Many of us were brought up to believe that it was wrong, or at least foolish, to lend or borrow money at all. In medieval times there were strong social and economic arguments against usury. The Church was opposed to it. Shakespeare, in Polonius' advice to his son in Hamlet, advised 'Neither a borrower nor a lender be'. The same attitude underpinned the Victorians' strong disapproval of debt. Some religions in modern times prohibit usury.
Since World War 2, though, three things have happened which have modified those traditional attitudes. First, the bulk of the population has become customers of banks and other providers of financial services and obtained access to consumer credit. The resulting boom in credit has, in successive reviews and reports, been judged as a general social good, contributing to the rise in our standard of living. Millions have benefited from car ownership and holidays, television sets and washing-machines because they have been able to borrow.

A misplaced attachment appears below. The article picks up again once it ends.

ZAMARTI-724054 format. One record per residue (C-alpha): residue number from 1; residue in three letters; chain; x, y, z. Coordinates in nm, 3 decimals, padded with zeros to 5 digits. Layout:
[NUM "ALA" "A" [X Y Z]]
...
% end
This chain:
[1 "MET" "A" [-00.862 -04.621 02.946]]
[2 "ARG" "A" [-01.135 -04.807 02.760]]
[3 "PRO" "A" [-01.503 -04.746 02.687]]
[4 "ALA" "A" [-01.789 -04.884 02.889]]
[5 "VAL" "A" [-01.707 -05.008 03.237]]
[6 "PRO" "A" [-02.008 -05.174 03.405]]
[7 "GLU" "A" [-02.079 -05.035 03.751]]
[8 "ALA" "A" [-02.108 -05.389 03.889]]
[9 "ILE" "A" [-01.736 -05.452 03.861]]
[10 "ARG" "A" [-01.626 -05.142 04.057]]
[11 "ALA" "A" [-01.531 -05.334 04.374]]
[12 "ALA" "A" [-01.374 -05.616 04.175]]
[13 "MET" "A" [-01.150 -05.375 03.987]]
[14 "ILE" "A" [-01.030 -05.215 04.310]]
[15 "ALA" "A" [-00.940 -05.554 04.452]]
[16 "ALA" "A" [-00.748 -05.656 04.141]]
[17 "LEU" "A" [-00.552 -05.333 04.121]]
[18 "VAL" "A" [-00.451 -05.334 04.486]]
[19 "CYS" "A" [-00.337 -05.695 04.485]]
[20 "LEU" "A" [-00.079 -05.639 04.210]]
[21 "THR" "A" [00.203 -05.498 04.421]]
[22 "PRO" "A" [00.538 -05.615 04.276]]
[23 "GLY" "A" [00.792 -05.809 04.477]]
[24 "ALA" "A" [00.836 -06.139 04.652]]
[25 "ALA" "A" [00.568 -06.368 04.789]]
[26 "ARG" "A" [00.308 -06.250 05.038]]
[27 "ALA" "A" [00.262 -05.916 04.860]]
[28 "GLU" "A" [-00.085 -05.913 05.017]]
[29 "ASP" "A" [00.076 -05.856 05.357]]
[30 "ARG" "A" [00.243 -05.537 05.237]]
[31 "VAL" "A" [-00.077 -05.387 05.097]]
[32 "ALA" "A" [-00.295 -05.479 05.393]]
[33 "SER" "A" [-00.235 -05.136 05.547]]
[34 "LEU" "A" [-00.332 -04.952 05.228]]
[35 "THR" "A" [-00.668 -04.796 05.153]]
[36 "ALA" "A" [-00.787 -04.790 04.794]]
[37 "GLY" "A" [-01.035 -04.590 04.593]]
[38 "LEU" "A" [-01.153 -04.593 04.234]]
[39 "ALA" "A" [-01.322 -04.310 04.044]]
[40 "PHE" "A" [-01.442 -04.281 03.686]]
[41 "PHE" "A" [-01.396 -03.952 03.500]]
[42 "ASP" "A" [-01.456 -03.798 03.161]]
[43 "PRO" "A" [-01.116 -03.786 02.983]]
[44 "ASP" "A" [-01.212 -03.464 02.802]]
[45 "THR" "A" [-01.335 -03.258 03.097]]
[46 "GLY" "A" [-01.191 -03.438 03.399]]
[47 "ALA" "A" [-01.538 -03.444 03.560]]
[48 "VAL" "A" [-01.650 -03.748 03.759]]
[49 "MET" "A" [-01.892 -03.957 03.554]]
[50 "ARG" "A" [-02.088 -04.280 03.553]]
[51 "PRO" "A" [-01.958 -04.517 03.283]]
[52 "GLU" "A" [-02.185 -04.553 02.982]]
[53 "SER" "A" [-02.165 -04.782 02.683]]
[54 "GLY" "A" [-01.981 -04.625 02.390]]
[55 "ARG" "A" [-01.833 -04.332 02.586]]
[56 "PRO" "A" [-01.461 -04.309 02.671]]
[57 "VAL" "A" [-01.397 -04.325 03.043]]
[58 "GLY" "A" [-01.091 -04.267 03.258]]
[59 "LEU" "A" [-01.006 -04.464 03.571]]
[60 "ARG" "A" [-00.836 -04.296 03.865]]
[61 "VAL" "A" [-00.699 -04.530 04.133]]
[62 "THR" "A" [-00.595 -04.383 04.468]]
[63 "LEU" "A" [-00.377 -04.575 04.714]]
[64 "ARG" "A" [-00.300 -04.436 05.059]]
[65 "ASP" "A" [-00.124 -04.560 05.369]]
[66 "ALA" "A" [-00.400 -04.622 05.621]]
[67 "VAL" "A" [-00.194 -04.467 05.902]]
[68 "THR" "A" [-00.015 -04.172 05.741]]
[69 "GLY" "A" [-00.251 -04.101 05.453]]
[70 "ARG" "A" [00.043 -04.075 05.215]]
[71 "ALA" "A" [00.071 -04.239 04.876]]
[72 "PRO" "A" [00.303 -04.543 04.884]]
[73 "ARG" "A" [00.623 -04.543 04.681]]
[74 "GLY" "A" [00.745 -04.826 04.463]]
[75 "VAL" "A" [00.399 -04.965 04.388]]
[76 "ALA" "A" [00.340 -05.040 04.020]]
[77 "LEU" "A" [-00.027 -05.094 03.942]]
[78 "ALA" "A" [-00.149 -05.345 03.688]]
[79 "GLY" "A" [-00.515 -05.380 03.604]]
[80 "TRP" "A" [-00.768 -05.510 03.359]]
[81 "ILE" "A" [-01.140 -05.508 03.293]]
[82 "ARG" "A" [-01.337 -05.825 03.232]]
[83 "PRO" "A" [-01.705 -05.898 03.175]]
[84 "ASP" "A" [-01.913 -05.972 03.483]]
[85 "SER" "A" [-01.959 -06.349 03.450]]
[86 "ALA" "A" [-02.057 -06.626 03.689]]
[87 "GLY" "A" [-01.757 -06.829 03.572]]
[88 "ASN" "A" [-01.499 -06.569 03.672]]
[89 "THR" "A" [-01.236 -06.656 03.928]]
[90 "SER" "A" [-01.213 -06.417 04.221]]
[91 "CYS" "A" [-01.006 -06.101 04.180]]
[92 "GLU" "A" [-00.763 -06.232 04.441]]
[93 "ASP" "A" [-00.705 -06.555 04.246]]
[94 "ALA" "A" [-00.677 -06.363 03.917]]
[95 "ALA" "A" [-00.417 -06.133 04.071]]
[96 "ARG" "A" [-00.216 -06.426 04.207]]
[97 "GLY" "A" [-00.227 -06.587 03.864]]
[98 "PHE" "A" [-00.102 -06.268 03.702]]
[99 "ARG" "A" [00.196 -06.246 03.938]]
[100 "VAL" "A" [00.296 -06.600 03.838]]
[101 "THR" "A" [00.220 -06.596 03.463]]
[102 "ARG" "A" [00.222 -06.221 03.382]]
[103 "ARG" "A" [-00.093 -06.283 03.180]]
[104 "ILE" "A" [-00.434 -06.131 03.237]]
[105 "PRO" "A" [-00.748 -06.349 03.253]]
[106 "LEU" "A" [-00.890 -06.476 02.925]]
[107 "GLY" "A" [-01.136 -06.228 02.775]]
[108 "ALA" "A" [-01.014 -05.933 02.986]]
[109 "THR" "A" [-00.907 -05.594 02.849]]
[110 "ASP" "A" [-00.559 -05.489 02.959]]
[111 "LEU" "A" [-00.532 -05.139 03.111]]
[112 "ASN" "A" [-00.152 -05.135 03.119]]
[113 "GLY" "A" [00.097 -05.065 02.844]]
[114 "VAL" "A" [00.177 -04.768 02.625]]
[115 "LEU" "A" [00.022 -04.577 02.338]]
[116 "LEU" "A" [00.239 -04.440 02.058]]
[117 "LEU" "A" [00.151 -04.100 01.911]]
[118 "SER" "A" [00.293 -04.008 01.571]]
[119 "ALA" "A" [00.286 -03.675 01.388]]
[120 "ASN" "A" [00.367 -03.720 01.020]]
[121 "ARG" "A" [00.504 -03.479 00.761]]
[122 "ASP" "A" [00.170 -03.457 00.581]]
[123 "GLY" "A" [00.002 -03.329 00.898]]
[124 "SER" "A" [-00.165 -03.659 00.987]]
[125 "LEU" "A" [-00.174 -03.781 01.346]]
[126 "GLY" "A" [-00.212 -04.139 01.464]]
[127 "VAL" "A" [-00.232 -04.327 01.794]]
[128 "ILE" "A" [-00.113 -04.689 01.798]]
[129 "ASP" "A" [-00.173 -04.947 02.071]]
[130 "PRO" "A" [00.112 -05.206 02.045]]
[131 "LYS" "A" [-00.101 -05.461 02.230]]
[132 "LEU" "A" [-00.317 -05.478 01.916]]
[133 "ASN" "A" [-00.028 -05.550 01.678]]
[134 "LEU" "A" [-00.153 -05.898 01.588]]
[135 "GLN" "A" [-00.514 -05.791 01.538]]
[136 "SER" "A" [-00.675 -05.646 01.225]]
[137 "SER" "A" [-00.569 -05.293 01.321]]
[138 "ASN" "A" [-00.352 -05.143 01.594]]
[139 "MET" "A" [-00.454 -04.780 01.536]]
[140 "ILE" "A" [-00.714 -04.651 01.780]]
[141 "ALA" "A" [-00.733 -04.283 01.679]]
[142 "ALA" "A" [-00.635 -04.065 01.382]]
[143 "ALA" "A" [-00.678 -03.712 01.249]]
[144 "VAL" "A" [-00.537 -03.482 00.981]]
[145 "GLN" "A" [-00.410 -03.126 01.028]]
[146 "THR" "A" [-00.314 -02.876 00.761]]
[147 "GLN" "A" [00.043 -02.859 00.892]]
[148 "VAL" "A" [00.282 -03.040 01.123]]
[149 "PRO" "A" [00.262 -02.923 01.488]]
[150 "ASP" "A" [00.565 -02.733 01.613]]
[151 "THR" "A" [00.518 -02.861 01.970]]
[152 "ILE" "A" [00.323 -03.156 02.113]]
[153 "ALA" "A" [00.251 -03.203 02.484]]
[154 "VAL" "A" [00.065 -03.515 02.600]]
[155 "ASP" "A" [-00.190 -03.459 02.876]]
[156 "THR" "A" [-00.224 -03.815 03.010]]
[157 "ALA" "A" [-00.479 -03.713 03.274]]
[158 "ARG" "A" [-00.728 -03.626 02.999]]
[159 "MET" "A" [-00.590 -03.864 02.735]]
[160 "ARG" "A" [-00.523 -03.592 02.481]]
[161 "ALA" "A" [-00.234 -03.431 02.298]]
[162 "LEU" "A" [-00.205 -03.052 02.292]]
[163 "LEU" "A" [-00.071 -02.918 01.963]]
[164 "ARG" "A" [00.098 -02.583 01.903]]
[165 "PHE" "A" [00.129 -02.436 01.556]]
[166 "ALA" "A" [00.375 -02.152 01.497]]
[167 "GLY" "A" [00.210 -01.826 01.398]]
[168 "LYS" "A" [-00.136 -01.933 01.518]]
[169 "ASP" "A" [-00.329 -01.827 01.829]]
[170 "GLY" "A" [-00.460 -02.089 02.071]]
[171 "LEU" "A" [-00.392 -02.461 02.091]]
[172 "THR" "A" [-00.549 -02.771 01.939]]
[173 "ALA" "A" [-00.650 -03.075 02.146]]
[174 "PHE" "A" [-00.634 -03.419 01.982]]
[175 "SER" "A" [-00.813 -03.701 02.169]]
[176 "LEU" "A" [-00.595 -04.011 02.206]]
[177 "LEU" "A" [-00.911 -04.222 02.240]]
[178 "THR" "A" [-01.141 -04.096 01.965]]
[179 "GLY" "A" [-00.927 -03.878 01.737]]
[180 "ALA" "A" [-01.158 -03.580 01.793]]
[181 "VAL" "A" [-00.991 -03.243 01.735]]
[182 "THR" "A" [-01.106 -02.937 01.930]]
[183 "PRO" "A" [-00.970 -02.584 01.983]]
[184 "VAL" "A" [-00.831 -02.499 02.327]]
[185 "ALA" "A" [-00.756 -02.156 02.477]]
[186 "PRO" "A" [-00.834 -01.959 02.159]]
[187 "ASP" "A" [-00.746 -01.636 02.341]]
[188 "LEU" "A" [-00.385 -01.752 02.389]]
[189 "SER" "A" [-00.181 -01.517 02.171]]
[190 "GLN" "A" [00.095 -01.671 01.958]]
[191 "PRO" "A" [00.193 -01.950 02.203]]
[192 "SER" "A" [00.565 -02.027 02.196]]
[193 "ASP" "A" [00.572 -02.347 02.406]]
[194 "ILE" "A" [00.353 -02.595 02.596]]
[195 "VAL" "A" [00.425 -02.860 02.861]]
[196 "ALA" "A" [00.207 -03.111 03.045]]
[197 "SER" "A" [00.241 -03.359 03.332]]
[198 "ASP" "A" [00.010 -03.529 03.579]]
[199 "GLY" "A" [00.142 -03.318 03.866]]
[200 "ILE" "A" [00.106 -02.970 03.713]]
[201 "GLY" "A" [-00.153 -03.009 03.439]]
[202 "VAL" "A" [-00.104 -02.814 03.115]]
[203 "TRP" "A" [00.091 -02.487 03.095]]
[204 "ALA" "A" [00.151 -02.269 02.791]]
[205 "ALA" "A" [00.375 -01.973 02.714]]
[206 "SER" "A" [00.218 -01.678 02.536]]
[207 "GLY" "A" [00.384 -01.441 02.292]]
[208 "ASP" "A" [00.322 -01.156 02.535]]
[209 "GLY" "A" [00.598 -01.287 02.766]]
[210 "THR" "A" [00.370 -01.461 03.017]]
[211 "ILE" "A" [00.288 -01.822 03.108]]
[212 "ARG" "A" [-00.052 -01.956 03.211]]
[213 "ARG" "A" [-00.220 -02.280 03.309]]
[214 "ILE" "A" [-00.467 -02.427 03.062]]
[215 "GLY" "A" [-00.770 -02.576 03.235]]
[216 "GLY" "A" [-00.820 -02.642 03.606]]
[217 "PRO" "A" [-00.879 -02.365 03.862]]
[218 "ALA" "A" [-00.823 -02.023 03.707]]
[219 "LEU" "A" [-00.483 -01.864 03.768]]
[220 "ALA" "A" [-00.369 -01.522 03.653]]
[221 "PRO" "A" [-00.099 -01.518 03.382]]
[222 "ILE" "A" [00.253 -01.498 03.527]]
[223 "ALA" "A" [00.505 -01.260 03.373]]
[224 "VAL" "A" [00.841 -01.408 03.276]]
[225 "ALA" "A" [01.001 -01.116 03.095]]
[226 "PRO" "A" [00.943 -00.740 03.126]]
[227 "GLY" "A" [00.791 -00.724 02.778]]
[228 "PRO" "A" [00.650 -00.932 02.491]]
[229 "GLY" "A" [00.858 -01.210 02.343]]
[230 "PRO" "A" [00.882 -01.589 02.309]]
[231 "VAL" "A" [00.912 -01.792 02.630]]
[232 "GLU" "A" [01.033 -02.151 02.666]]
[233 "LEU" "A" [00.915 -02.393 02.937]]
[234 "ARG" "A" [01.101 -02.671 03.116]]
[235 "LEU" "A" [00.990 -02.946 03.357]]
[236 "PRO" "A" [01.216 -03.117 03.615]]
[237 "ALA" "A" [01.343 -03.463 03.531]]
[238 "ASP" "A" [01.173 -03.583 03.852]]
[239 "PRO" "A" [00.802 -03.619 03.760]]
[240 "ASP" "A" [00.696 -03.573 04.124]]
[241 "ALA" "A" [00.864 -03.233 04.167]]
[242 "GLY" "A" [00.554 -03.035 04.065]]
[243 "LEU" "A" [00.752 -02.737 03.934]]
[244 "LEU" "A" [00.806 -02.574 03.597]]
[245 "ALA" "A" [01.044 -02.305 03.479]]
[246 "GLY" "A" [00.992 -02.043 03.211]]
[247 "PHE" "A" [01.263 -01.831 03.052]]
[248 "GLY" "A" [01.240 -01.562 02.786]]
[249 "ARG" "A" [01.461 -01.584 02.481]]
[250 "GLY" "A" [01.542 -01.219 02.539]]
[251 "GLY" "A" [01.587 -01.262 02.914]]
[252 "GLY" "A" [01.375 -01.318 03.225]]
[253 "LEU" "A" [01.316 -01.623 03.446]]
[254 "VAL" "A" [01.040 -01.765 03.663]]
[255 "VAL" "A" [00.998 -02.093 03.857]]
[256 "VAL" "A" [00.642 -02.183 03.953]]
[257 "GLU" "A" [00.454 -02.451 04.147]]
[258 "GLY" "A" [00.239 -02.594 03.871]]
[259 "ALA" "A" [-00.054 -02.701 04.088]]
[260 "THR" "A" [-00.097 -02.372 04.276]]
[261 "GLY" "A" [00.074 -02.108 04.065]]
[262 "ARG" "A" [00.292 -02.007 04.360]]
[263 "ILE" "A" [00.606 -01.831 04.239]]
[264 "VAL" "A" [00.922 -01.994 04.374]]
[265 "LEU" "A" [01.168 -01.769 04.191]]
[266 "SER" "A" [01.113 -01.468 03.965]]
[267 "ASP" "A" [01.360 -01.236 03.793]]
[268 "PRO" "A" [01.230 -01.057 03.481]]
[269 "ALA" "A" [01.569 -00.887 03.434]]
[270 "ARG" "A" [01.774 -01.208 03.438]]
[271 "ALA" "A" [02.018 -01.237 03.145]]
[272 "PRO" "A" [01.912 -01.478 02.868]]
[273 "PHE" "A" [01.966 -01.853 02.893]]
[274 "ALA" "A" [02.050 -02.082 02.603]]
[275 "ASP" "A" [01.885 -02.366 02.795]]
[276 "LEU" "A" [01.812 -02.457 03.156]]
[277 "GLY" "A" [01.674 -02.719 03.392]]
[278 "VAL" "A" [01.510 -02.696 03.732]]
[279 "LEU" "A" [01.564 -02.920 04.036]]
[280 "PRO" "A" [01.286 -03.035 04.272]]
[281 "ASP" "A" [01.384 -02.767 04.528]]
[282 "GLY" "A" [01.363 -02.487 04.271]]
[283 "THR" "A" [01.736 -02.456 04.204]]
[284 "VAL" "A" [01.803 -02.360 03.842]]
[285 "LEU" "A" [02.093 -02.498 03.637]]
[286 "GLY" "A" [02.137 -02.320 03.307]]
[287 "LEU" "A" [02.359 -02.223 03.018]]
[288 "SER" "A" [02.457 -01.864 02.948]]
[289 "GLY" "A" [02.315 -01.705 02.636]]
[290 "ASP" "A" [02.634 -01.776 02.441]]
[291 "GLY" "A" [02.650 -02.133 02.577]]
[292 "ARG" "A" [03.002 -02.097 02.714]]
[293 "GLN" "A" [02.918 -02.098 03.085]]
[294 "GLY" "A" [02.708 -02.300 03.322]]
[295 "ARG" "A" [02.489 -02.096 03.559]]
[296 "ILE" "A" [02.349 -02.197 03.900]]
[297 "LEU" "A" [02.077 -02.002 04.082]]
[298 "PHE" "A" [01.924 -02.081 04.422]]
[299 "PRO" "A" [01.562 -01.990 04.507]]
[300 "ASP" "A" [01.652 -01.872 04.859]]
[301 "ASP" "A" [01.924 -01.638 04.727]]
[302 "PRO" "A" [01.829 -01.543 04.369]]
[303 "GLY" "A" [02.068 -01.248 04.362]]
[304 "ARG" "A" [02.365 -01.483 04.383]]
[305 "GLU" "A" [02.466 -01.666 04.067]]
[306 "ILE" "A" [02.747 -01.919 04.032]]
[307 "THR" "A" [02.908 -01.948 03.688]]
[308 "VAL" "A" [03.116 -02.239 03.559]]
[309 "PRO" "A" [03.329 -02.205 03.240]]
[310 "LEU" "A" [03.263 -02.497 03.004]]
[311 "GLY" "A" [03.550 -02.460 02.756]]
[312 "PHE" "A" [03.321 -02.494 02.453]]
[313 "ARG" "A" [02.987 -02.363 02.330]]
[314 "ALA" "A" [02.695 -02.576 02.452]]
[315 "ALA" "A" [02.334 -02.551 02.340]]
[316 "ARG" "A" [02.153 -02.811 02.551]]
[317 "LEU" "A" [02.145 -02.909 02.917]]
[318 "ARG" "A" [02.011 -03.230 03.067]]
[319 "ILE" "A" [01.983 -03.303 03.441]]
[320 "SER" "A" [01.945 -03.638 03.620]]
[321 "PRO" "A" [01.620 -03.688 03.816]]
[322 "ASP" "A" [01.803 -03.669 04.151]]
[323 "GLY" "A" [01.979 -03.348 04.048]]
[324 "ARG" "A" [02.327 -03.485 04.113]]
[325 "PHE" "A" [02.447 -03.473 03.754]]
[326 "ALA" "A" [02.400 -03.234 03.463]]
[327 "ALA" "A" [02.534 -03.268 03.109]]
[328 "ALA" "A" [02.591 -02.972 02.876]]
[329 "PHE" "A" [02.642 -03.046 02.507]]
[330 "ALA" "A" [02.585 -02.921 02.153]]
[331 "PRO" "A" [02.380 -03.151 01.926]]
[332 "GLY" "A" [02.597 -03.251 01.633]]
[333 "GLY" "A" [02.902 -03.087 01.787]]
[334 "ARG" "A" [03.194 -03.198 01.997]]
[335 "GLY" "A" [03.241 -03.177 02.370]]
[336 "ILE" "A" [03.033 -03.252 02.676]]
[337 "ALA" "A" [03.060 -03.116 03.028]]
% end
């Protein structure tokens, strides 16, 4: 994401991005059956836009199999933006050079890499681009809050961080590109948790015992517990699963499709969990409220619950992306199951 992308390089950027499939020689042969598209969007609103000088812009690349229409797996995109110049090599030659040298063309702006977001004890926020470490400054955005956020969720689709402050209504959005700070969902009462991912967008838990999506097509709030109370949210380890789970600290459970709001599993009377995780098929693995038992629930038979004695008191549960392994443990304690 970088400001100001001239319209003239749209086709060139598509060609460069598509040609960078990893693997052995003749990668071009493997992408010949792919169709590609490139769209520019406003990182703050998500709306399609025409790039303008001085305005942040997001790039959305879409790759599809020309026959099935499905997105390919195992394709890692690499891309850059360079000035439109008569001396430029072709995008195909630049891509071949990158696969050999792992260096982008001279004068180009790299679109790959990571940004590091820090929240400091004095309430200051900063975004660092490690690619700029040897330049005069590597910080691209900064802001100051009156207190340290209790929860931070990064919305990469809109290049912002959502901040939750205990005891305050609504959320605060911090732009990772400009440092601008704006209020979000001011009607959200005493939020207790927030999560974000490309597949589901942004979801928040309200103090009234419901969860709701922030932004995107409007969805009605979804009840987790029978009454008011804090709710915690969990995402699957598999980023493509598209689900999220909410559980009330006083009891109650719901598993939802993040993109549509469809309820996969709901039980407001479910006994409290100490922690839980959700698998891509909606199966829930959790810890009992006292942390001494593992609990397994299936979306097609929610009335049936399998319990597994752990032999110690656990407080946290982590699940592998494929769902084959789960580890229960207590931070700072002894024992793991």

Secondly, in periods of high inflation it has been sound financial practice to borrow at today's prices as it will be easy to repay from tomorrow's inflated wages, avoiding paying tomorrow's inflated prices. This further inflates prices and increases interest rates, so it is not necessarily as good a strategy as it may appear to be.
Thirdly, more and more people need to use credit facilities to get by in today's* world. For instance, the lack of, or overloading of, public transport in some areas makes private transport an essential means of travel to work for many. In buying a car by hire purchase or with a loan, we are changing from paying as we go (so much a journey, a week or a year for bus or train fares) to buying several years' journeys in advance, and we can do that without saving the capital sum to buy a car for cash.